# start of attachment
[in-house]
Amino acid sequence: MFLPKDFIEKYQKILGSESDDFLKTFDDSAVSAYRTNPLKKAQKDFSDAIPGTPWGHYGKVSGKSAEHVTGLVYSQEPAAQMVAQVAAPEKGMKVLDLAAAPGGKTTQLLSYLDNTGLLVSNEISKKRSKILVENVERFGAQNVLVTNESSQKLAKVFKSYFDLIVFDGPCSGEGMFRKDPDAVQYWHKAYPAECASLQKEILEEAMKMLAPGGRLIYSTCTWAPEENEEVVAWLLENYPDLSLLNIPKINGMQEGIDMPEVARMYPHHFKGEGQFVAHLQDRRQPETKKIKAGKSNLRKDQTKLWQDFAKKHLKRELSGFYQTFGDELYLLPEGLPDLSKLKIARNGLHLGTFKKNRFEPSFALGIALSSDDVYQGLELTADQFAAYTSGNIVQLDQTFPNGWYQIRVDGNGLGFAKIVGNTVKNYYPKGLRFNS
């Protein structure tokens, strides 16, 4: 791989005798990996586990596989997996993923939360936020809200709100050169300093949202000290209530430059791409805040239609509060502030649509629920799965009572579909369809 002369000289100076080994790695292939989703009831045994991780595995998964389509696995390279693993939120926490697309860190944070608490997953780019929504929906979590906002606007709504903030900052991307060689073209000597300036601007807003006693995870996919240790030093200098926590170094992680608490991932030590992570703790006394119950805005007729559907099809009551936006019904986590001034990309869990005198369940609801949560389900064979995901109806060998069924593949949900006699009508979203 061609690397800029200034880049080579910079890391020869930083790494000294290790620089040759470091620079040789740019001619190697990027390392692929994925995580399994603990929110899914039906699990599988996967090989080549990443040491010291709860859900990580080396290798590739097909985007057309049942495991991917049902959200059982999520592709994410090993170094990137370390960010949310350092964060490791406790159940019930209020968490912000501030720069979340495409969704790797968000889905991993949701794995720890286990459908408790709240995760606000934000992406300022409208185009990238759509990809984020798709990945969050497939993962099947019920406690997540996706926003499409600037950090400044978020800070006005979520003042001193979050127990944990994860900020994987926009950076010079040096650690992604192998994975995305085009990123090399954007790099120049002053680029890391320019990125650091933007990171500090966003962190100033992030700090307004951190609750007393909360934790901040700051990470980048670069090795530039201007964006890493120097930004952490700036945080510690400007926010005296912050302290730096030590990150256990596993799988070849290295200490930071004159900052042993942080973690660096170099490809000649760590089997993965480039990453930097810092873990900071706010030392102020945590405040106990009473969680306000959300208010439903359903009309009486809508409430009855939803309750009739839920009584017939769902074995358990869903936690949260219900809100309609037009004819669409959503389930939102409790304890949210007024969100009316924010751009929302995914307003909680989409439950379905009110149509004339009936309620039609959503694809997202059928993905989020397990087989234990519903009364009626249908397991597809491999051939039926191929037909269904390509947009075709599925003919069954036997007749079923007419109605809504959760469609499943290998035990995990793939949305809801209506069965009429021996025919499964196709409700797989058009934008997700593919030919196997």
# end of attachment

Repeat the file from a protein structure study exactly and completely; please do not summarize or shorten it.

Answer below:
[in-house]
Amino acid sequence: MFLPKDFIEKYQKILGSESDDFLKTFDDSAVSAYRTNPLKKAQKDFSDAIPGTPWGHYGKVSGKSAEHVTGLVYSQEPAAQMVAQVAAPEKGMKVLDLAAAPGGKTTQLLSYLDNTGLLVSNEISKKRSKILVENVERFGAQNVLVTNESSQKLAKVFKSYFDLIVFDGPCSGEGMFRKDPDAVQYWHKAYPAECASLQKEILEEAMKMLAPGGRLIYSTCTWAPEENEEVVAWLLENYPDLSLLNIPKINGMQEGIDMPEVARMYPHHFKGEGQFVAHLQDRRQPETKKIKAGKSNLRKDQTKLWQDFAKKHLKRELSGFYQTFGDELYLLPEGLPDLSKLKIARNGLHLGTFKKNRFEPSFALGIALSSDDVYQGLELTADQFAAYTSGNIVQLDQTFPNGWYQIRVDGNGLGFAKIVGNTVKNYYPKGLRFNS
């Protein structure tokens, strides 16, 4: 791989005798990996586990596989997996993923939360936020809200709100050169300093949202000290209530430059791409805040239609509060502030649509629920799965009572579909369809 002369000289100076080994790695292939989703009831045994991780595995998964389509696995390279693993939120926490697309860190944070608490997953780019929504929906979590906002606007709504903030900052991307060689073209000597300036601007807003006693995870996919240790030093200098926590170094992680608490991932030590992570703790006394119950805005007729559907099809009551936006019904986590001034990309869990005198369940609801949560389900064979995901109806060998069924593949949900006699009508979203 061609690397800029200034880049080579910079890391020869930083790494000294290790620089040759470091620079040789740019001619190697990027390392692929994925995580399994603990929110899914039906699990599988996967090989080549990443040491010291709860859900990580080396290798590739097909985007057309049942495991991917049902959200059982999520592709994410090993170094990137370390960010949310350092964060490791406790159940019930209020968490912000501030720069979340495409969704790797968000889905991993949701794995720890286990459908408790709240995760606000934000992406300022409208185009990238759509990809984020798709990945969050497939993962099947019920406690997540996706926003499409600037950090400044978020800070006005979520003042001193979050127990944990994860900020994987926009950076010079040096650690992604192998994975995305085009990123090399954007790099120049002053680029890391320019990125650091933007990171500090966003962190100033992030700090307004951190609750007393909360934790901040700051990470980048670069090795530039201007964006890493120097930004952490700036945080510690400007926010005296912050302290730096030590990150256990596993799988070849290295200490930071004159900052042993942080973690660096170099490809000649760590089997993965480039990453930097810092873990900071706010030392102020945590405040106990009473969680306000959300208010439903359903009309009486809508409430009855939803309750009739839920009584017939769902074995358990869903936690949260219900809100309609037009004819669409959503389930939102409790304890949210007024969100009316924010751009929302995914307003909680989409439950379905009110149509004339009936309620039609959503694809997202059928993905989020397990087989234990519903009364009626249908397991597809491999051939039926191929037909269904390509947009075709599925003919069954036997007749079923007419109605809504959760469609499943290998035990995990793939949305809801209506069965009429021996025919499964196709409700797989058009934008997700593919030919196997």